Have you ever tried to change another person's behavior? Of course, you have! We've all tried that. By now you know that it's practically impossible to change someone else. And you know that it's only a tiny bit easier for us to change ourselves. But changing our own thoughts and behavior is exactly what we have to do if we want to help someone else recover.
Michelle Siegel, Judith Brisman, and Margot Weinshel, the authors of Surviving an Eating Disorder, propose two essential guidelines for family members:
Accept your limitations: You can't control another person.
Accept the other person's right to be different from you.
But what does that mean in practice? We've all tried using logical or emotional argument to convince a loved one to give up disordered eating patterns. It didn't work, did it?! The authors recommend that we disengage from struggles about food. They also say that we must connect with the person in ways that encourage them to take responsibility for their choices and actions.
If, for example, your spouse has anorexia nervosa and you have noticed that they are eating less at meal times and choosing “diet foods” – behaviors that may indicate a worsening problem – the authors suggest that you tell your spouse that you have noticed the change and tell them how it makes you feel. It is reasonable to seek reassurance that your spouse knows they have a problem, but do not take on the role of policing your spouse's behavior. If you are in couple's therapy, bring it up there. If not, suggest that they tell their therapist.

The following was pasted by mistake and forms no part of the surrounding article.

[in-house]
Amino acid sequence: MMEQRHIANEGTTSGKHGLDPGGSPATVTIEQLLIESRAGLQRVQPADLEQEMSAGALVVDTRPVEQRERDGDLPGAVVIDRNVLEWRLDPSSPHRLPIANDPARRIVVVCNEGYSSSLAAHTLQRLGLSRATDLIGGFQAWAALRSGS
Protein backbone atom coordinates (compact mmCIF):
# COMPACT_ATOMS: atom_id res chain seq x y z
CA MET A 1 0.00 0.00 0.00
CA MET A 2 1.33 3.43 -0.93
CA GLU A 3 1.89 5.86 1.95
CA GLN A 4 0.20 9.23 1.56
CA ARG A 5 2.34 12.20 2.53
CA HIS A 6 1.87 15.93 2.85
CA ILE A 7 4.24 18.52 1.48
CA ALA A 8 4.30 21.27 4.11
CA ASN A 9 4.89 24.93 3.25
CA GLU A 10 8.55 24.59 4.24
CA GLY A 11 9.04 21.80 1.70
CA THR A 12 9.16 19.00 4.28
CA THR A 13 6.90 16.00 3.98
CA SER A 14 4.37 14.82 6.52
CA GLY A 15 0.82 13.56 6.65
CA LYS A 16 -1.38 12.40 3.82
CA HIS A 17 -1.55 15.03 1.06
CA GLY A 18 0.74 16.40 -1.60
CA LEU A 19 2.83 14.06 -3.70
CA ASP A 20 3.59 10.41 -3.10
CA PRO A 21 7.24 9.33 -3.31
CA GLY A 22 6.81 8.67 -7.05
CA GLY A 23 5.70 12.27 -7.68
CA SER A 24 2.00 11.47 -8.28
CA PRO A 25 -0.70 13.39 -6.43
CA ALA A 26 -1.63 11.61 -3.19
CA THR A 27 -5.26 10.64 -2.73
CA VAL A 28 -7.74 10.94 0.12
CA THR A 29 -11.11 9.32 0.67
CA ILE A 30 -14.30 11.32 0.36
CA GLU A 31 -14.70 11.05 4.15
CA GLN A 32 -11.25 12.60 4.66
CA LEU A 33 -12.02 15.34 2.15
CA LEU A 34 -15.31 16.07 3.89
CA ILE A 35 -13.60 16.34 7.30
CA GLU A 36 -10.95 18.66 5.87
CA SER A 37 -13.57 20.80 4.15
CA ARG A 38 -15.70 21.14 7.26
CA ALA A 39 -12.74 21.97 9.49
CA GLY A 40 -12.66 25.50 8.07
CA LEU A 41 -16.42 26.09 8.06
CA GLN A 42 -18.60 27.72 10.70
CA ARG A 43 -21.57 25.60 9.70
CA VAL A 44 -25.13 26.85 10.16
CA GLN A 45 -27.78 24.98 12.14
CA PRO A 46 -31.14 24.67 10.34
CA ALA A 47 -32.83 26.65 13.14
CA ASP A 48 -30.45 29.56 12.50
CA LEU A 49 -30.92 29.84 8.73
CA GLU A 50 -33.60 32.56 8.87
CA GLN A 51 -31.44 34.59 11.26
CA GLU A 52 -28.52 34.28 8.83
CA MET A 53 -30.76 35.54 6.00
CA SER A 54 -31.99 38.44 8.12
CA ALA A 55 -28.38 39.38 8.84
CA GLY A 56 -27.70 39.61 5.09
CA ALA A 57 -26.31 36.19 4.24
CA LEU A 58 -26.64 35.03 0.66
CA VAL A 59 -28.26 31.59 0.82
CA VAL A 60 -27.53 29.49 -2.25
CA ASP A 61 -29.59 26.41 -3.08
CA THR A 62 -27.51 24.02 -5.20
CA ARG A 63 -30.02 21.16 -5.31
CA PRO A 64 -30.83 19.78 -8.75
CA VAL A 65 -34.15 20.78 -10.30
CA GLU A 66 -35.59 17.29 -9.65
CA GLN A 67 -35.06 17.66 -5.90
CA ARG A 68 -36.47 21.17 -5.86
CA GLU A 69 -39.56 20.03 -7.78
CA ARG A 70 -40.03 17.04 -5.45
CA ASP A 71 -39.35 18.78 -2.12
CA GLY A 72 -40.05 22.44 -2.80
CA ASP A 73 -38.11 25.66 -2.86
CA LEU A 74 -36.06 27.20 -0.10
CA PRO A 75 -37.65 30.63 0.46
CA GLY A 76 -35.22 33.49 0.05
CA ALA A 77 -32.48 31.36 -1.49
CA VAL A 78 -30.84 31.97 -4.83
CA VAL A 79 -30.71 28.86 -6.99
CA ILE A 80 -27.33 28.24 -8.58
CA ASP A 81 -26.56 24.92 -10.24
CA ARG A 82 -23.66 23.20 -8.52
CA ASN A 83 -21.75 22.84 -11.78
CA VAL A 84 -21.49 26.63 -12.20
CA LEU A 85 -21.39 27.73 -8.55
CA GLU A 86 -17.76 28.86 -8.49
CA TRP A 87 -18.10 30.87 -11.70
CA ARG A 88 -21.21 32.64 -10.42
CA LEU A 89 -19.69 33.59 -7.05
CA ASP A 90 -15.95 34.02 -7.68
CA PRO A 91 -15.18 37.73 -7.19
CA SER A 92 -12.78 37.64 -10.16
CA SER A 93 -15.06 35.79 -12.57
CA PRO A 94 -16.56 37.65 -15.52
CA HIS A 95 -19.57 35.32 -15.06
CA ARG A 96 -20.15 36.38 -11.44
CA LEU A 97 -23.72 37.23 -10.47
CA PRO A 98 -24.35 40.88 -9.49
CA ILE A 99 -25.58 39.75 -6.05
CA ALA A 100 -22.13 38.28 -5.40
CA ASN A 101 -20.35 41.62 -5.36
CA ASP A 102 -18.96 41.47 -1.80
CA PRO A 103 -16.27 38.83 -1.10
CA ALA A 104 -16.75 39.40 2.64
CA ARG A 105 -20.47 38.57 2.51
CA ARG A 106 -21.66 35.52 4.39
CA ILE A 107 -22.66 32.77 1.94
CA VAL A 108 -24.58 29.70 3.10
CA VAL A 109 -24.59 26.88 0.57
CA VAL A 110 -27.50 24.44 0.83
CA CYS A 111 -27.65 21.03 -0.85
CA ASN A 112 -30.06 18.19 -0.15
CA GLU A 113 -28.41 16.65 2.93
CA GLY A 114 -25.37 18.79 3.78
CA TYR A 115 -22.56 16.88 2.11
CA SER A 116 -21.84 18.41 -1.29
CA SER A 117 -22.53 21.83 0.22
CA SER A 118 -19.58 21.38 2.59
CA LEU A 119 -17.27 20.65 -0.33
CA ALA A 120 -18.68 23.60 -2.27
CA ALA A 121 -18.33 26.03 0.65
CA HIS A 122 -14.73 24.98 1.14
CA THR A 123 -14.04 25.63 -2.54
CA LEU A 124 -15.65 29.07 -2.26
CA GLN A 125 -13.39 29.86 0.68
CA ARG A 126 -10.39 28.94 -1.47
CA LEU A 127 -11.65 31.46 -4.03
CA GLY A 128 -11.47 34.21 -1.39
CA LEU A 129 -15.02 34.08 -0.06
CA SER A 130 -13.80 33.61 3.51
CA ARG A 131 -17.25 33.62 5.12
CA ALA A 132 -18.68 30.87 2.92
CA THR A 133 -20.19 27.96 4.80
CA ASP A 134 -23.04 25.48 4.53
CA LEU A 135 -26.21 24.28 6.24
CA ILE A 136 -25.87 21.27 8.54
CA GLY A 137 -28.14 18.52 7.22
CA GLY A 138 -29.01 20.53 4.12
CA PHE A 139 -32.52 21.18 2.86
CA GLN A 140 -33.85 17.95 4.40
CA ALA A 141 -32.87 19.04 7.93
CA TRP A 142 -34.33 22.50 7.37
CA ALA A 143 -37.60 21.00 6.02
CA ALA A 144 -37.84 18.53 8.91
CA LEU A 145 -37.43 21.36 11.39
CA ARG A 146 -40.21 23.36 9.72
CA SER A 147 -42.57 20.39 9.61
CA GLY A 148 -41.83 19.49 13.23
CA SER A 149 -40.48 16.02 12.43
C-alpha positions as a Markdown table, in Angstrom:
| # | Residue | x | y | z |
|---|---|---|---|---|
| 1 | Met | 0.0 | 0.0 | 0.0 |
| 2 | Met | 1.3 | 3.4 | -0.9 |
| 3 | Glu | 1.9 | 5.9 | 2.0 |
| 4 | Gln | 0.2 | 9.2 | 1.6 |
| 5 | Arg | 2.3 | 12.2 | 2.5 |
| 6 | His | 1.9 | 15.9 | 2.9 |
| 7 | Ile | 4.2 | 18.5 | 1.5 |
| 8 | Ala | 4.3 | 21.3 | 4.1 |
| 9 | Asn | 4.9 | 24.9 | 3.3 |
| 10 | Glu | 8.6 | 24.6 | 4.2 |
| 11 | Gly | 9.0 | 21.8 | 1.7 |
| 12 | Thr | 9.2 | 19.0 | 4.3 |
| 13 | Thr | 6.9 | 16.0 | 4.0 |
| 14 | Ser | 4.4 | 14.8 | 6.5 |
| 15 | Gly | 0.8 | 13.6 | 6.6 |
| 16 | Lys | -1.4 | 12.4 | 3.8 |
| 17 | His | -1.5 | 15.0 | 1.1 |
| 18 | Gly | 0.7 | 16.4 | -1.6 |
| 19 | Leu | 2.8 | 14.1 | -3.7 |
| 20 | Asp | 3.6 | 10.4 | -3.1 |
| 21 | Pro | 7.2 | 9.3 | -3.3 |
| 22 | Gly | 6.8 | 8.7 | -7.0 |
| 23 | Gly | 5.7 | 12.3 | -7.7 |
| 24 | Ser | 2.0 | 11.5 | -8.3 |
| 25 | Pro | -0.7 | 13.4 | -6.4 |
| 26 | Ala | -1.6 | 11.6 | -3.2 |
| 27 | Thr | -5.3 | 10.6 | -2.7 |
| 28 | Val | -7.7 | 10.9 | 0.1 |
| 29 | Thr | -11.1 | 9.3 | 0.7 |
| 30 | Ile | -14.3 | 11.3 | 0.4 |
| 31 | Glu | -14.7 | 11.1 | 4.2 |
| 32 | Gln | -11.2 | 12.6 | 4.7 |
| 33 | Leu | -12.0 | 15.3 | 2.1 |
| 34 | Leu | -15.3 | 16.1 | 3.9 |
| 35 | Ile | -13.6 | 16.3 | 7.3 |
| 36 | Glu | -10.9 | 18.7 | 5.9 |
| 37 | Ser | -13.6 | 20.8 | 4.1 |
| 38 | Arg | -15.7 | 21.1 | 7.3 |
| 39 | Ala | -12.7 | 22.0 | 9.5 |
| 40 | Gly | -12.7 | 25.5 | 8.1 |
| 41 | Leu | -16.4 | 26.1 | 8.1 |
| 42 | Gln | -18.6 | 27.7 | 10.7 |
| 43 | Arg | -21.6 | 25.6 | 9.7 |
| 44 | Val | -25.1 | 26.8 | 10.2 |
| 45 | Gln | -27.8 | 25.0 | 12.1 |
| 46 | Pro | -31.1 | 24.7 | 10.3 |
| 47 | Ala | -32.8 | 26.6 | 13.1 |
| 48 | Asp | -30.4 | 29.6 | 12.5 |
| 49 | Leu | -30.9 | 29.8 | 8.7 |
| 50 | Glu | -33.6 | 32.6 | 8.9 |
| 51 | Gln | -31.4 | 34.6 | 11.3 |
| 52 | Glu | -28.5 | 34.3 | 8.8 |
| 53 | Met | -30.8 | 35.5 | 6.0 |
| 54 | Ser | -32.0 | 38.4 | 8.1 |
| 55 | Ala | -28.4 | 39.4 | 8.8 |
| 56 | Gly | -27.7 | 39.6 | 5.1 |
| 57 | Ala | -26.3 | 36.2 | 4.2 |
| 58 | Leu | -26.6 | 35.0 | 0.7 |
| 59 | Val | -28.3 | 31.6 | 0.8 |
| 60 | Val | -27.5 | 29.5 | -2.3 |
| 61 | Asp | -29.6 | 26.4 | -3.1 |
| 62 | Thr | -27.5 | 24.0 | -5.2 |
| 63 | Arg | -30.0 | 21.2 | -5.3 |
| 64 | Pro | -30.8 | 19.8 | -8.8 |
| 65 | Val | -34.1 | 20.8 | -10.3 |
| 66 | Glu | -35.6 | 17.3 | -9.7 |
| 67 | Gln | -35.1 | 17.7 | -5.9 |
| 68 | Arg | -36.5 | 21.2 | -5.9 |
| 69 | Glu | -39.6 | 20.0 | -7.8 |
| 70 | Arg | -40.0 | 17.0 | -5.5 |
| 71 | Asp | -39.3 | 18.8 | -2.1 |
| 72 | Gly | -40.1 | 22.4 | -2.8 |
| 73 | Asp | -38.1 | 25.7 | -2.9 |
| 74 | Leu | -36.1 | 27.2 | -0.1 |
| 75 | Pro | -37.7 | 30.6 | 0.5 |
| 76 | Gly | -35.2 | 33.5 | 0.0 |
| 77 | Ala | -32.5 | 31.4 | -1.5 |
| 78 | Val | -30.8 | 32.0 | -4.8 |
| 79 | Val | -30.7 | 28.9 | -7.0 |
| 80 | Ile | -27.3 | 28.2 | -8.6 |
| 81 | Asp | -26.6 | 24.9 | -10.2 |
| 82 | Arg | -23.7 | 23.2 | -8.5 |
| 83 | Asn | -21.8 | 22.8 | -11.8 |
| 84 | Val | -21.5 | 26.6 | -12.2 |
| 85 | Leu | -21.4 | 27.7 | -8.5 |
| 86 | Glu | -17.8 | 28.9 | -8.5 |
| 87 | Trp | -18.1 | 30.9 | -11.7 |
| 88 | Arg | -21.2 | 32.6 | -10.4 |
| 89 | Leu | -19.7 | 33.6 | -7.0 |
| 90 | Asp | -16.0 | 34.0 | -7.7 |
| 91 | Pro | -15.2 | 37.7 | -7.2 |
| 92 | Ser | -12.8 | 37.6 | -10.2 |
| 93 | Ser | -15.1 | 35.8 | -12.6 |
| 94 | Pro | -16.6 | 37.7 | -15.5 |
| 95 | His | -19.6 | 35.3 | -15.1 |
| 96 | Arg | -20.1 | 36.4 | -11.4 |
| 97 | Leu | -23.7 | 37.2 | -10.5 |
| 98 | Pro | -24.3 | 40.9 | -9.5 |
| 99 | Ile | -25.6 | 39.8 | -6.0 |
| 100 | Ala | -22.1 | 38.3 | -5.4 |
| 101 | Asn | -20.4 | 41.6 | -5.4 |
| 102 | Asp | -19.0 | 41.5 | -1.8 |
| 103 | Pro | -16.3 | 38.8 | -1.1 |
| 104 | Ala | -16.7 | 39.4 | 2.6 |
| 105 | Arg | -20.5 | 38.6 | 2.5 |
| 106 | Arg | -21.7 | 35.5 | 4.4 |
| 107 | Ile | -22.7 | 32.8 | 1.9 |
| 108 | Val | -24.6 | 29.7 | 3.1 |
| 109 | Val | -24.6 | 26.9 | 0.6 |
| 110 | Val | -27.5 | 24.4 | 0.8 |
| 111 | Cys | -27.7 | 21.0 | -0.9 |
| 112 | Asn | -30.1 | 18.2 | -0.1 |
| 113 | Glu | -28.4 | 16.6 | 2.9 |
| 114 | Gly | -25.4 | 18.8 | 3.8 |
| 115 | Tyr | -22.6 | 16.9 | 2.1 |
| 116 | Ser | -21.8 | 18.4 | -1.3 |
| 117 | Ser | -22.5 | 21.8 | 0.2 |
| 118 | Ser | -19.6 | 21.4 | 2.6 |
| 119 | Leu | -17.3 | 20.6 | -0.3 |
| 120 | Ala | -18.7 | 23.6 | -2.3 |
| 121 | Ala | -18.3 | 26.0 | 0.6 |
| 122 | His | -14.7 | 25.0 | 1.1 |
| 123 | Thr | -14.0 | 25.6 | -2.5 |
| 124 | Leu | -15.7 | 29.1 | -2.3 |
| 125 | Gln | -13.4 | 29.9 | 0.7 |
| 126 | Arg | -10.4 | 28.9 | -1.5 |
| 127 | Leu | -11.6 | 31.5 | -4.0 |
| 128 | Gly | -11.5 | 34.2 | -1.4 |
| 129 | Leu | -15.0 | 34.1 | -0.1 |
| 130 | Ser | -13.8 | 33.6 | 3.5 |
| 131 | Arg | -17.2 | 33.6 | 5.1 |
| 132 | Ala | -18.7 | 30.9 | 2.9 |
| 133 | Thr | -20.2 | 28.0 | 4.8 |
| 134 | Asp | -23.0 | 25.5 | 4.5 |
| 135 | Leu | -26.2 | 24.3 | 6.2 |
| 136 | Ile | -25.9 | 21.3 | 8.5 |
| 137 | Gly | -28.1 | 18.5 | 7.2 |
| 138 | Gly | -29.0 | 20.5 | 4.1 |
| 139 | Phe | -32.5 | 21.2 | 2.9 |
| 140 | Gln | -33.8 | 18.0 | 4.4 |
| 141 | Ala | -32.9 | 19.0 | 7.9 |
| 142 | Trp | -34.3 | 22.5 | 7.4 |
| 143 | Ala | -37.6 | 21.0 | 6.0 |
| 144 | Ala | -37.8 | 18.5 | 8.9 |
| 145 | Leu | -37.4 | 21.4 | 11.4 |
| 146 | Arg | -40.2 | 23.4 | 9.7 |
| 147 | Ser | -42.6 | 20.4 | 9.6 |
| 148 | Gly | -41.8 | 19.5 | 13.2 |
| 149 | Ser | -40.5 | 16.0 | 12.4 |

Ideally, you will work with your spouse and a therapist to set goals, limits, and consequences. Then, if this behavior continues, you have something that you have both agreed that you should do. One of the consequences you have agreed on may be that you will alert your spouse's therapist if the restricting behavior continues. If so, tell your spouse that you are going to contact their therapist. Do not do this secretly.
Through all of this, be clear with yourself and your spouse about how the issue is affecting you and be aware of the limits of your ability to regulate your spouse's behavior. Your message should be clear, direct, caring, but not emotional (such as angry, demanding, or pleading). Know that the final responsibility rests with the other person because only they can decide how they will behave.
When we make changes in our thinking and behavior, our loved one might be more likely to move toward recovery. Better yet, regardless of what happens with their eating disorder, the changes we make can establish healthier, more rewarding relationships. That alone is worth the effort!
For additional practical advice, you'll want to read Surviving an Eating Disorder: Strategies for Family and Friends, 3rd edition by Michele Siegal, PhD, Judith Brisman, PhD, Margot Weinshel, MSW.